- Current Status
- In Season
- Wilford Brimley, Gary Busey, Tom Cruise, Jeanne Tripplehorn, Gene Hackman, Ed Harris, Holly Hunter
- Sydney Pollack
- John Grisham
- Mystery and Thriller
It’s a pretty apt title: The firm is as foursquare and functional as a conference table made out of Hollywood hardwood. As with all well-crafted furniture, the secret’s in the support. Sydney Pollack’s adaptation of the John Grisham best-seller may be the very model of the modern movie blockbuster-it has a script that’s confidently pop- smart, a top-of-the-line star, and a running time padded just enough to feel Important. With all that, the real reason The Firm satisfies so grandly is the old-fashioned richness of its secondary cast.
Of course, most people will rent this tape to see Tom Cruise play Mitch McDeere, the hotshot young lawyer who discovers to his horror that his ritzy Memphis firm is the main representation for the Chicago branch of the Mafia. And Cruise doesn’t disappoint. On the contrary, it’s exactly the kind of meaty, middlebrow role at which this actor excels. Cruise is seeming more and more the Tyrone Power of his generation. He has the looks, charisma, and acting chops to do more than get by; he plays consistent, reliable heroes who are (usually) appealing enough not to seem priggish or smug. Power finally showed some kinks in 1947’s geek-noir Nightmare Alley, and who knows? Maybe Cruise’s dark side will surface in Interview With the Vampire.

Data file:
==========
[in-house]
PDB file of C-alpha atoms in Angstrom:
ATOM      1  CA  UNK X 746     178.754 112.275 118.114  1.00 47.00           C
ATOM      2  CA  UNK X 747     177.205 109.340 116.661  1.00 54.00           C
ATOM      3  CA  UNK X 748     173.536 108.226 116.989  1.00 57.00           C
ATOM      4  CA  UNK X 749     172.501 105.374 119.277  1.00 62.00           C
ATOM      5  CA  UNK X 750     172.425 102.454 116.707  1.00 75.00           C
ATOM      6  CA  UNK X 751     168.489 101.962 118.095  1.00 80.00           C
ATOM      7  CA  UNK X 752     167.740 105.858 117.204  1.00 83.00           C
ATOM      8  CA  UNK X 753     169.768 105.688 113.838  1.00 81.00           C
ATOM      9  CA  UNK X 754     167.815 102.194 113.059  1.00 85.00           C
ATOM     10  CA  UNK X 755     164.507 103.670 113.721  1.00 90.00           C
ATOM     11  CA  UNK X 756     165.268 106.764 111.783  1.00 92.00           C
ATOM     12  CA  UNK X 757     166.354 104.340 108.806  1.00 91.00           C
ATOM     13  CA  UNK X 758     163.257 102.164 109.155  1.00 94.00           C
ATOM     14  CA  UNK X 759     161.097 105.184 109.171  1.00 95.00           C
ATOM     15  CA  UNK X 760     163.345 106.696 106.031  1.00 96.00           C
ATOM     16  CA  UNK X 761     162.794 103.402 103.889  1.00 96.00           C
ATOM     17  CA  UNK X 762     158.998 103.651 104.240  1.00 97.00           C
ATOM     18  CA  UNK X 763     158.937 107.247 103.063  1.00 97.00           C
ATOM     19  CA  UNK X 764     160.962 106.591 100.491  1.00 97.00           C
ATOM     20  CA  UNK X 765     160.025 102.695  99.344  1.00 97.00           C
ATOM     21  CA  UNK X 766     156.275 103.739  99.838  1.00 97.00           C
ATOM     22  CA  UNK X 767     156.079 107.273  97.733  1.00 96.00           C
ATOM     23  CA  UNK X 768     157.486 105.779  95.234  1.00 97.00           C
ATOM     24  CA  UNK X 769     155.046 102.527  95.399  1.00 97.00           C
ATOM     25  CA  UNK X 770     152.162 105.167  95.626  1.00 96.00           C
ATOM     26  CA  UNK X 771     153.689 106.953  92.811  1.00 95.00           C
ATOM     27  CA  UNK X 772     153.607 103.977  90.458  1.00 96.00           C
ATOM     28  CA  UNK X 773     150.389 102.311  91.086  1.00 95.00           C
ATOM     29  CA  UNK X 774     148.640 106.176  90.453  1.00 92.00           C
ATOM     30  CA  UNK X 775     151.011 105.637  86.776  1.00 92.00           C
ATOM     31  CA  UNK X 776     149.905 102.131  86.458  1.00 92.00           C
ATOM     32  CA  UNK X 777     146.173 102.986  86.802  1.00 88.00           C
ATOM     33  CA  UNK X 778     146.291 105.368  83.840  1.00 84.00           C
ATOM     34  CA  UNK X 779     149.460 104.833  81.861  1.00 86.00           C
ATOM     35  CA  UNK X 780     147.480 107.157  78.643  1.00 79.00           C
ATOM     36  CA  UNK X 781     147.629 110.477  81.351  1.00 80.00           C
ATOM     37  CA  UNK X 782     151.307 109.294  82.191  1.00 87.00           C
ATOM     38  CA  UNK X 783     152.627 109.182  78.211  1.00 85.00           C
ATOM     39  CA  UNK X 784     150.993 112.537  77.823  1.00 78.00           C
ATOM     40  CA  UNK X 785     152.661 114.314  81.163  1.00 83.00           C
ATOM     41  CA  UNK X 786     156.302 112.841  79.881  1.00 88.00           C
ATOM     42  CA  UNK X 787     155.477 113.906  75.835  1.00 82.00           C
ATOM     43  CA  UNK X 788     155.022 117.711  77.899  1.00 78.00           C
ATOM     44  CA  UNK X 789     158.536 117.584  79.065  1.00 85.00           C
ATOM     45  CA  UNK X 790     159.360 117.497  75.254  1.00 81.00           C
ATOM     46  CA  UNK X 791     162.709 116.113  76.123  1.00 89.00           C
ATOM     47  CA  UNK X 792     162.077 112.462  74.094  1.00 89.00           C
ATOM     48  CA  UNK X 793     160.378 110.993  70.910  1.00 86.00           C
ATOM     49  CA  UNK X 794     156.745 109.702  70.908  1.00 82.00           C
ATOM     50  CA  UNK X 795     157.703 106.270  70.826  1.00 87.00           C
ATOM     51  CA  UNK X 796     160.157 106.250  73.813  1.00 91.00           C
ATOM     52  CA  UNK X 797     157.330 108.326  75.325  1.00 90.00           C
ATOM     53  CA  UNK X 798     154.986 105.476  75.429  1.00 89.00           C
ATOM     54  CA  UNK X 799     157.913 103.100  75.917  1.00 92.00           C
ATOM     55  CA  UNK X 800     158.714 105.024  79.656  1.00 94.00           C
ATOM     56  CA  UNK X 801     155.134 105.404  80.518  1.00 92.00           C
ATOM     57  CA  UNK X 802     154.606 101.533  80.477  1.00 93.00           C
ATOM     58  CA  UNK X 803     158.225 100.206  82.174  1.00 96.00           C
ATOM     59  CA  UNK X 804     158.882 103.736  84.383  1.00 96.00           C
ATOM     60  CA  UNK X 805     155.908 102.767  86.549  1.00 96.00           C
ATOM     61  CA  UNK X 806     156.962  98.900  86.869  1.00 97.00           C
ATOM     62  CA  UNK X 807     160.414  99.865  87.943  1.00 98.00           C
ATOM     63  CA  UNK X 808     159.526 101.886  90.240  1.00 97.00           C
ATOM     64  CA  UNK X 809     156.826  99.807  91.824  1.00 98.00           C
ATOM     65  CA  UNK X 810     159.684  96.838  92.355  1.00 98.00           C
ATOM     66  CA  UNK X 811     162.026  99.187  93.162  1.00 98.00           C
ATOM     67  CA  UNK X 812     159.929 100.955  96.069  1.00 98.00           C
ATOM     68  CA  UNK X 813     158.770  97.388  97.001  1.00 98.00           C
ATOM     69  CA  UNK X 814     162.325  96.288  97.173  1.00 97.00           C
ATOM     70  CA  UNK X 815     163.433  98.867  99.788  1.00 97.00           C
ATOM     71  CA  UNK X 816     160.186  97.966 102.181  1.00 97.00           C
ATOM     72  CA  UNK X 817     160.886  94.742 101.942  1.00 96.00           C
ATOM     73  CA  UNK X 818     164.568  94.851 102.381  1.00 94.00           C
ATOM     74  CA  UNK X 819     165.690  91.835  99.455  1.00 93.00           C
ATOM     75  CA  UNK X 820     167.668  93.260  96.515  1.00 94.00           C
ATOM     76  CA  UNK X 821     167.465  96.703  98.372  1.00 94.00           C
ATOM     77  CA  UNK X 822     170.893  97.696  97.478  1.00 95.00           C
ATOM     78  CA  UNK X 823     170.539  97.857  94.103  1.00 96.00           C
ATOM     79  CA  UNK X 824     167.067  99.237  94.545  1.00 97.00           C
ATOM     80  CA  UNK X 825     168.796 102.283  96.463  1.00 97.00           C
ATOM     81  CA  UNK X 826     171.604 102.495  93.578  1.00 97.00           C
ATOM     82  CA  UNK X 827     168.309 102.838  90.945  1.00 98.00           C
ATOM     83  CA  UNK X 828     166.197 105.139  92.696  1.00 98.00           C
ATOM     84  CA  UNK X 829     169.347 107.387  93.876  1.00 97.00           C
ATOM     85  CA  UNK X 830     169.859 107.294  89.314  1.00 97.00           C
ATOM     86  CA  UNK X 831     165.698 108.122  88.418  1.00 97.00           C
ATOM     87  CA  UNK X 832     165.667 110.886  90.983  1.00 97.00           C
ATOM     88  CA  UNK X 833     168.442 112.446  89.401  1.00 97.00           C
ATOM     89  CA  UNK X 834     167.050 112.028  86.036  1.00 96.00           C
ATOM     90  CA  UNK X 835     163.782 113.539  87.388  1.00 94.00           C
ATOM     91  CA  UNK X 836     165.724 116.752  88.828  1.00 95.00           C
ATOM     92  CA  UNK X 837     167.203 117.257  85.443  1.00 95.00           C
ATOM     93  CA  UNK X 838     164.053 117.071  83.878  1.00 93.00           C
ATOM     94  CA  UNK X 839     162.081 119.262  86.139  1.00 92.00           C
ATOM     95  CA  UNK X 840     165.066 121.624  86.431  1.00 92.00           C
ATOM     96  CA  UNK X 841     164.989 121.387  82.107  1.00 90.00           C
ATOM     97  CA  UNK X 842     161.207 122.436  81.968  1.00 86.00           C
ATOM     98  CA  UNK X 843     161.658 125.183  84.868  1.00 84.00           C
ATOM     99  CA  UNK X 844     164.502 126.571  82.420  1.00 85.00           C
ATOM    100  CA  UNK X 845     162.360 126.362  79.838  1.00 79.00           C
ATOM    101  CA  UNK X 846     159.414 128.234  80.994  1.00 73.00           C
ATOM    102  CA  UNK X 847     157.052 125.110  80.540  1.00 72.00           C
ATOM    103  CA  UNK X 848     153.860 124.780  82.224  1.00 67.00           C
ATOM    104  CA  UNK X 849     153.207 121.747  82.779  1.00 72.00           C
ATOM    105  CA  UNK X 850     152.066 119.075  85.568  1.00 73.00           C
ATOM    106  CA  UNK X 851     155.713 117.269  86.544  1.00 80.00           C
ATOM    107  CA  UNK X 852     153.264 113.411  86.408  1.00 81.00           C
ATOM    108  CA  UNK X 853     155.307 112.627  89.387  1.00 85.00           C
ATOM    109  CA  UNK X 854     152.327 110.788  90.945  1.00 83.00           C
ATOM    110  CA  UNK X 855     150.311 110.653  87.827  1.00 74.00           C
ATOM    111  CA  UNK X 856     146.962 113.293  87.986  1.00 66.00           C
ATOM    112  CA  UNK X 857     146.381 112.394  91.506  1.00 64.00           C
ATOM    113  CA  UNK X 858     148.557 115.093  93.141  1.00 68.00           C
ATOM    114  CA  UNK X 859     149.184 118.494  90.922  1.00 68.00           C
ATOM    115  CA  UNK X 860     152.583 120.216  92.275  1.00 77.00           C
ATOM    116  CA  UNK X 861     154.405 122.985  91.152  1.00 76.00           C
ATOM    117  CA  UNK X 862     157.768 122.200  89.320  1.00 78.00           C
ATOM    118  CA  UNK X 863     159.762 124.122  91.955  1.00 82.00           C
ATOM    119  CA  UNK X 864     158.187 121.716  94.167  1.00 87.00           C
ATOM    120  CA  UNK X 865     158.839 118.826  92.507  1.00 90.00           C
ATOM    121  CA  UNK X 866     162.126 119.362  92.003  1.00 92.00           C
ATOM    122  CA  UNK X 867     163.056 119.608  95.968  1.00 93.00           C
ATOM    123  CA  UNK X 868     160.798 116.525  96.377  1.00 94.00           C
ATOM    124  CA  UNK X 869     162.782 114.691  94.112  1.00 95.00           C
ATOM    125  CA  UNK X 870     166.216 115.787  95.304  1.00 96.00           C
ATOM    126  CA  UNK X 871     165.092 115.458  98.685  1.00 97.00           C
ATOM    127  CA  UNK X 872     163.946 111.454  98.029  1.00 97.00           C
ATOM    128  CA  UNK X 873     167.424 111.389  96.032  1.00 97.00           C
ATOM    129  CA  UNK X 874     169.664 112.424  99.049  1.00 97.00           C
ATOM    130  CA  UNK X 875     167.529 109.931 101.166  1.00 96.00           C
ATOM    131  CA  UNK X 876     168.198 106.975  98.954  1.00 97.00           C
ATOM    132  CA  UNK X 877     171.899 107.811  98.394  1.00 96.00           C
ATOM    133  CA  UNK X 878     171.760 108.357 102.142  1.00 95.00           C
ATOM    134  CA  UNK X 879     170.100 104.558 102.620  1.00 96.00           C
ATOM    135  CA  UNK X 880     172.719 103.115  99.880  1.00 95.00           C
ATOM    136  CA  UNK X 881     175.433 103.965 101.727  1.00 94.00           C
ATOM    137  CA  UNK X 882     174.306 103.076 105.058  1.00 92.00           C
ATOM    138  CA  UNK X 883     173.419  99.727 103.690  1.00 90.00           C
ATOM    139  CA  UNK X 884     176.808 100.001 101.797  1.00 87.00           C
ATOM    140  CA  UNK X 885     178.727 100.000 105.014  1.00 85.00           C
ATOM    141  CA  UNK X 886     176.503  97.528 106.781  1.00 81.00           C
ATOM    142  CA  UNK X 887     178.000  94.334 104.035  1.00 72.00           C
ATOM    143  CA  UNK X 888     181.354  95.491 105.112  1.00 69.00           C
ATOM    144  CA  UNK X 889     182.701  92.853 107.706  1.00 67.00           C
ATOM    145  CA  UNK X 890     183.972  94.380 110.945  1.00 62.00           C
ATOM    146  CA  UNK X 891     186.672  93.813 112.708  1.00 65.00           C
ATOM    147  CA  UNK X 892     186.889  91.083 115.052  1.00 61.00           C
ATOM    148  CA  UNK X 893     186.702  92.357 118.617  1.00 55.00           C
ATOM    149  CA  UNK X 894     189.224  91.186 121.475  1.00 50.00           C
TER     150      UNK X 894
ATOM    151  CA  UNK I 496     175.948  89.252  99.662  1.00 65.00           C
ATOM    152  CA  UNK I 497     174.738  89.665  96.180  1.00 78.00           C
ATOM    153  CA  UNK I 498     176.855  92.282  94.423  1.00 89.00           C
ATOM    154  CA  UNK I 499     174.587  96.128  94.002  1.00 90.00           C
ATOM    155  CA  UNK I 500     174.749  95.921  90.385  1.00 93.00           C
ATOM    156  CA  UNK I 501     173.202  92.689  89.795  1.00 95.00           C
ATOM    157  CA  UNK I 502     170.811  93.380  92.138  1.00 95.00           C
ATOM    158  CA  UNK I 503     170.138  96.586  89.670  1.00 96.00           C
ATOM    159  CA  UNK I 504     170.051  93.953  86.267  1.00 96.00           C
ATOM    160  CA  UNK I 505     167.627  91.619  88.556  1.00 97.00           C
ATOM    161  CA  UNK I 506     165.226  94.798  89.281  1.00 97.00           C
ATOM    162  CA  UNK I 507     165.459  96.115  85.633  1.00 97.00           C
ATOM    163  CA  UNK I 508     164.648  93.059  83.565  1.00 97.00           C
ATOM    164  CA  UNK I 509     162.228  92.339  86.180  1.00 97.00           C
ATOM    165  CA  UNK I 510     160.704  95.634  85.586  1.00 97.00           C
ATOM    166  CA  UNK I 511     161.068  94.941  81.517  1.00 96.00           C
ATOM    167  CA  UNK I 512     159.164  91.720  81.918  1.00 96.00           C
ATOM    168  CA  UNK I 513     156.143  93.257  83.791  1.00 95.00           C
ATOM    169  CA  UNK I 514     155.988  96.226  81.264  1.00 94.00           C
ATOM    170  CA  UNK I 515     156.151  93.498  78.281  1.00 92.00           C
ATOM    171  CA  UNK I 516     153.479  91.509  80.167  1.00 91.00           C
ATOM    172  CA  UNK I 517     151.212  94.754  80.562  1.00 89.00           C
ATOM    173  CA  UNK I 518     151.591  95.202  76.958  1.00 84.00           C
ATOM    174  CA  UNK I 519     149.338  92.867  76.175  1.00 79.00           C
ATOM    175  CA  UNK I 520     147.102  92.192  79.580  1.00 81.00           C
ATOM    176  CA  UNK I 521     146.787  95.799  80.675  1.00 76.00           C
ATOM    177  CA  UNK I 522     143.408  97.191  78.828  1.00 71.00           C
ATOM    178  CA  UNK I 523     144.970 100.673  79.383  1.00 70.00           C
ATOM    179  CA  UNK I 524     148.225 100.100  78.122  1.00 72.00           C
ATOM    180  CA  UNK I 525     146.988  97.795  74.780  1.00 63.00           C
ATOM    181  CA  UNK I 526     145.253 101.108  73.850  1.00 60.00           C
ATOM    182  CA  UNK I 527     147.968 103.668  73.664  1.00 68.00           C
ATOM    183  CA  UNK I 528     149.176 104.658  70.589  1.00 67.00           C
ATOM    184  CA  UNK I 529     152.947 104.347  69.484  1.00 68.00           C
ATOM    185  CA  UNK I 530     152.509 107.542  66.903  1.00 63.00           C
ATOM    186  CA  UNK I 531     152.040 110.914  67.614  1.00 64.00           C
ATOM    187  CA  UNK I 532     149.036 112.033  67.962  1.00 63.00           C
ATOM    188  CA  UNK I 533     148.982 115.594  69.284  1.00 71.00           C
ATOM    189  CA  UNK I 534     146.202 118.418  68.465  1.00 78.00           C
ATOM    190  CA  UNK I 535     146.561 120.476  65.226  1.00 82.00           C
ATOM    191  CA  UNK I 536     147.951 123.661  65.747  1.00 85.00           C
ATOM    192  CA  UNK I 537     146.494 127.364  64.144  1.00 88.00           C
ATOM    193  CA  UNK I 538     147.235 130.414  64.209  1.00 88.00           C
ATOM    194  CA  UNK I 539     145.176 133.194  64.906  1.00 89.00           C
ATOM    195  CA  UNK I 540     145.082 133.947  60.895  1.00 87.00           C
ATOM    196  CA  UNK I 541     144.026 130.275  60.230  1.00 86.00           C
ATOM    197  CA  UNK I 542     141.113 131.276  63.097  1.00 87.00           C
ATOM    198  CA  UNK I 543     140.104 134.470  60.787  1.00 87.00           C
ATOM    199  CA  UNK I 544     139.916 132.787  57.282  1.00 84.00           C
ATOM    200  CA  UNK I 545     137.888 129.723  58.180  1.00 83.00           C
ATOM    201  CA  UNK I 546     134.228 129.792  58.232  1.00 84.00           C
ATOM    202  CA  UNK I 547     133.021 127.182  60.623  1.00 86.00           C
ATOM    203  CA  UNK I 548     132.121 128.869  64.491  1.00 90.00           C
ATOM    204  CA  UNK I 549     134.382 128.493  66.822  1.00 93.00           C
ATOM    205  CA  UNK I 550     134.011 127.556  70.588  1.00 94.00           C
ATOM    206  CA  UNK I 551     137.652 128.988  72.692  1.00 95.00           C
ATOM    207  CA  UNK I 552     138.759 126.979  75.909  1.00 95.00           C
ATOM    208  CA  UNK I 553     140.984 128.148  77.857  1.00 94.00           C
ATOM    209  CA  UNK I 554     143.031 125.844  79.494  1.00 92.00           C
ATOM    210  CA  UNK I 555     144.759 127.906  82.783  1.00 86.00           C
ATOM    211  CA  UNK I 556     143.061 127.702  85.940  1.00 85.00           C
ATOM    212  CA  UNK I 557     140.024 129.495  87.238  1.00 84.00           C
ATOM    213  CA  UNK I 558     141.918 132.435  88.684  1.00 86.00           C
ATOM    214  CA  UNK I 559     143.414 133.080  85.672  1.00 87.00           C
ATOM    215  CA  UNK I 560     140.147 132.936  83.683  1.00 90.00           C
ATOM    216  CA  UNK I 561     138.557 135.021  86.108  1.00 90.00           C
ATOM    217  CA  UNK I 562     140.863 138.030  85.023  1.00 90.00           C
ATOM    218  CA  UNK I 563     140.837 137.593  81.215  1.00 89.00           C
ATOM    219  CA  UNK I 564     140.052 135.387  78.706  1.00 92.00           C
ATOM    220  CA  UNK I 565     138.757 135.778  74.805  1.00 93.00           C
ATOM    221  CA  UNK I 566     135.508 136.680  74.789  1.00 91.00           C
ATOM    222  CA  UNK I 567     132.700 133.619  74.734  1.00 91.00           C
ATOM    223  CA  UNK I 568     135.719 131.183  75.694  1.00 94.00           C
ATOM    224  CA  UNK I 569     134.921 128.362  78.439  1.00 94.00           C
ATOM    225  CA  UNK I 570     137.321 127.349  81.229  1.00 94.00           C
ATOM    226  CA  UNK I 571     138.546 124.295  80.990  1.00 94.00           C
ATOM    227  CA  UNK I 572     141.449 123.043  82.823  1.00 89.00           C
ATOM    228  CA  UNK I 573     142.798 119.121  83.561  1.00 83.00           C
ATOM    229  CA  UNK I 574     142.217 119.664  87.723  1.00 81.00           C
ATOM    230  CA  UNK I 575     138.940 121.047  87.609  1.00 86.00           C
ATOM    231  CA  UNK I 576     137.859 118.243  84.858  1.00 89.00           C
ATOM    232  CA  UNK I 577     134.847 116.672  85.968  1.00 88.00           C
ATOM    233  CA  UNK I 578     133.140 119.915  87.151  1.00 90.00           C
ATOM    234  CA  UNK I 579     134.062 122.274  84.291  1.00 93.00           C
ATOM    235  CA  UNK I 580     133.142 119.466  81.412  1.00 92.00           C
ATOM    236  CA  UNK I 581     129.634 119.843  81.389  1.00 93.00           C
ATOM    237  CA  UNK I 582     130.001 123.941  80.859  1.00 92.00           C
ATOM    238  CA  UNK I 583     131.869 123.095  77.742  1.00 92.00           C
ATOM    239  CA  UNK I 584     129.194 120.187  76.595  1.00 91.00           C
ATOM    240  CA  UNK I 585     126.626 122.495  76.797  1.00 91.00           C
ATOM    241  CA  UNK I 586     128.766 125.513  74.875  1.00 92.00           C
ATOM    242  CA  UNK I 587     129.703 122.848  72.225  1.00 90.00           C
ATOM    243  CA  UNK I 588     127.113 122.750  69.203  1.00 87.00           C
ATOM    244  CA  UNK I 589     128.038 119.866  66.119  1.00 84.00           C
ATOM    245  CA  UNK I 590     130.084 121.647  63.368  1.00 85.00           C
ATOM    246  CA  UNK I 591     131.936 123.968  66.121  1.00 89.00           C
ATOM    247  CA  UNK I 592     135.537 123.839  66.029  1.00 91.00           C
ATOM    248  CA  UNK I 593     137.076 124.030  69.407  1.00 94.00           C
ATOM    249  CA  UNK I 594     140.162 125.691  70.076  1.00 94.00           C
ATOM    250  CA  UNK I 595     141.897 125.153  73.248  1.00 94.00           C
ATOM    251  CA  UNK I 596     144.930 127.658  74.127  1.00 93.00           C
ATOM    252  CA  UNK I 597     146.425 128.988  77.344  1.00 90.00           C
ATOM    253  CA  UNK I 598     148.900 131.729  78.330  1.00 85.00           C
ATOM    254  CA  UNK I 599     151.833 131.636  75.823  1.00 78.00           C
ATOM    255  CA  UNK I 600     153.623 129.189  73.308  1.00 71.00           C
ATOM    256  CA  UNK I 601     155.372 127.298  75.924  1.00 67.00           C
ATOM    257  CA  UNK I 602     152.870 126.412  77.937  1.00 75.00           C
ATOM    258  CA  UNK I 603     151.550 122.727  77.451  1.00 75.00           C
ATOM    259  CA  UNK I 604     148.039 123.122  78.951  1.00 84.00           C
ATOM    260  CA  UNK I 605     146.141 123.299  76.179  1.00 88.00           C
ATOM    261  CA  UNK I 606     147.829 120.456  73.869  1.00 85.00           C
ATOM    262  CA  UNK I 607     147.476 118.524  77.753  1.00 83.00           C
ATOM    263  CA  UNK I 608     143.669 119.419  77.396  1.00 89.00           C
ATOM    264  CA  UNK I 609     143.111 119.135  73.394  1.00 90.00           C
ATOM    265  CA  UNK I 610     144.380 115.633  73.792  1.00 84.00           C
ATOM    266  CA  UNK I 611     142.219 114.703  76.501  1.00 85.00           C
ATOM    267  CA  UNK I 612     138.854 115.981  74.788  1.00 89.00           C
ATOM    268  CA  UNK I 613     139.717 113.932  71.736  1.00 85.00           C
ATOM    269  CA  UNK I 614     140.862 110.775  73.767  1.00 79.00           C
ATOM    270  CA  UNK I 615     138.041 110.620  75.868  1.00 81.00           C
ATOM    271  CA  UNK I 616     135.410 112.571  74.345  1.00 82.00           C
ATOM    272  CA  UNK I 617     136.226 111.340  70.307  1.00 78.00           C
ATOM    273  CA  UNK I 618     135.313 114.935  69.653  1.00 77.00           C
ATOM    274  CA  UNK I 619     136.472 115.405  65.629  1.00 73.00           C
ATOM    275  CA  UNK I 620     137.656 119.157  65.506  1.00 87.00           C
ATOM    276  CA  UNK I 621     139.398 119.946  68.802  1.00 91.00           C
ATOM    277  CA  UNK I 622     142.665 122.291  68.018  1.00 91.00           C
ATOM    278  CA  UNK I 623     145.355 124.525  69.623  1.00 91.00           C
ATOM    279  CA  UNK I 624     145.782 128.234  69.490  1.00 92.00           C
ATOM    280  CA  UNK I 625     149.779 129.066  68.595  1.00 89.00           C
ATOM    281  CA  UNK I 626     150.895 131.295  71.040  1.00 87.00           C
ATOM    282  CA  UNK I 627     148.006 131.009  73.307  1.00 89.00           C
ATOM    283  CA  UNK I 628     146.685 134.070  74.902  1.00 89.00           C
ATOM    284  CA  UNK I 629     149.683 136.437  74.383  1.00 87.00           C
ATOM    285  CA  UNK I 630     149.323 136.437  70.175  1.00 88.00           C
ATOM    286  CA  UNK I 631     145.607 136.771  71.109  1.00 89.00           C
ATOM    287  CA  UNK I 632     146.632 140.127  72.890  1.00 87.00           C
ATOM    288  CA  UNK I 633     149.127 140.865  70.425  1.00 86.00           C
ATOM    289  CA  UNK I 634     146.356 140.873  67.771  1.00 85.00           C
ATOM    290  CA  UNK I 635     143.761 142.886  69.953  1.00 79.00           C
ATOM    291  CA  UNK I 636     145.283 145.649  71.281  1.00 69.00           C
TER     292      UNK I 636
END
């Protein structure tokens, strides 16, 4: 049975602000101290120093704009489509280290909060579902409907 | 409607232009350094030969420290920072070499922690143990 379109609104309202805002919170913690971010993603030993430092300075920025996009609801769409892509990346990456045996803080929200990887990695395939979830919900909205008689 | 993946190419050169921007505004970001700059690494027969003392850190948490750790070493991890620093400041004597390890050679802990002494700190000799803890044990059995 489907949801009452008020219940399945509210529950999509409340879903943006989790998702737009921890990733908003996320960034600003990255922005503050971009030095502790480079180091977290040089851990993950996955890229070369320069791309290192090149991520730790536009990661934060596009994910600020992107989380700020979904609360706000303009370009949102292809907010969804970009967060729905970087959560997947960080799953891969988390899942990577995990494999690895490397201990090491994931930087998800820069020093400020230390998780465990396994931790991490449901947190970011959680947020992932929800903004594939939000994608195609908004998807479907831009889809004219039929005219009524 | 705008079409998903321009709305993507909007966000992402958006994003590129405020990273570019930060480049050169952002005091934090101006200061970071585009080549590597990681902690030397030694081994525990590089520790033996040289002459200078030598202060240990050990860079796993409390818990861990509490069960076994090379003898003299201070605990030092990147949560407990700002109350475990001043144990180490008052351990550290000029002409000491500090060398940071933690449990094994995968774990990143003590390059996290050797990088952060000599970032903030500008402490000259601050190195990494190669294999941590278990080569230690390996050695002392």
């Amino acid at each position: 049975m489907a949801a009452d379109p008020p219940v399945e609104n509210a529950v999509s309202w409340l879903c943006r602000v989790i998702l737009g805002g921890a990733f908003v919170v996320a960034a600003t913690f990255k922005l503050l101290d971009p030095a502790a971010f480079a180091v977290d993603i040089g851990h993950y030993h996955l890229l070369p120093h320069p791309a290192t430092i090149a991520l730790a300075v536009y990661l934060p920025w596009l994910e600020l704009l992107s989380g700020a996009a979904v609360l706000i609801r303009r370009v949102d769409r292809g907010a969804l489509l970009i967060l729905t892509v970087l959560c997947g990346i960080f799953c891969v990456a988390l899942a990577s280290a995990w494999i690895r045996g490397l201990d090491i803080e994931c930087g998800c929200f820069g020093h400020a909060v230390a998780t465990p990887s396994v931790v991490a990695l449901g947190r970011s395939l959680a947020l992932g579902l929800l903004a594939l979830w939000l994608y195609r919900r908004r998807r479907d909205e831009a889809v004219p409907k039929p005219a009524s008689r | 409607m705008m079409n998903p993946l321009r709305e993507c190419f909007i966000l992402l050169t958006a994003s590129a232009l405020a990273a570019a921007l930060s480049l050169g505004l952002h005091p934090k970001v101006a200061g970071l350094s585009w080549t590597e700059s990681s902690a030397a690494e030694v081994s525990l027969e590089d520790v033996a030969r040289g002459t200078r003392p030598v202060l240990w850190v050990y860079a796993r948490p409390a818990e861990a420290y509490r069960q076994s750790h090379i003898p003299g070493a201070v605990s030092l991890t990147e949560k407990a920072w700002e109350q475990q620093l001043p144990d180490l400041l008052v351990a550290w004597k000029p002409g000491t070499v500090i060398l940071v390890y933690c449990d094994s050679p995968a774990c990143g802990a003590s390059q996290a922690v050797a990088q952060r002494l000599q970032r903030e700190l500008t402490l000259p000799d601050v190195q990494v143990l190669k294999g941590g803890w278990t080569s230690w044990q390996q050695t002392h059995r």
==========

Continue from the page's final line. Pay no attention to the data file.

For now, though, it’s other actors who tend to let their hair down in Tom Cruise movies. (Remember Anthony Edwards in Top Gun? Jack Nicholson in A Few Good Men?) The Firmis no different: The star carries the melody while the supporting cast sings harmony. Pollack knows this and he’s loaded for bear, hiring known performers who bring their movie pasts to Grisham’s character templates. It’s kind of like what John Huston did for Dashiell Hammett in 1941’s The Maltese Falcon, matching up Bogie to the part of Sam Spade, Peter Lorre to Joel Cairo, etc. The Firm’s no Falcon, obviously: It’s too ponderous, too self-serious, and there’s a pointless chase scene that drags out the last half hour. But the fruity secondary performances have a sense of play that happens only when moviemaking machinery is clicking on all cylinders. Here’s a guide to some of the cogs. B+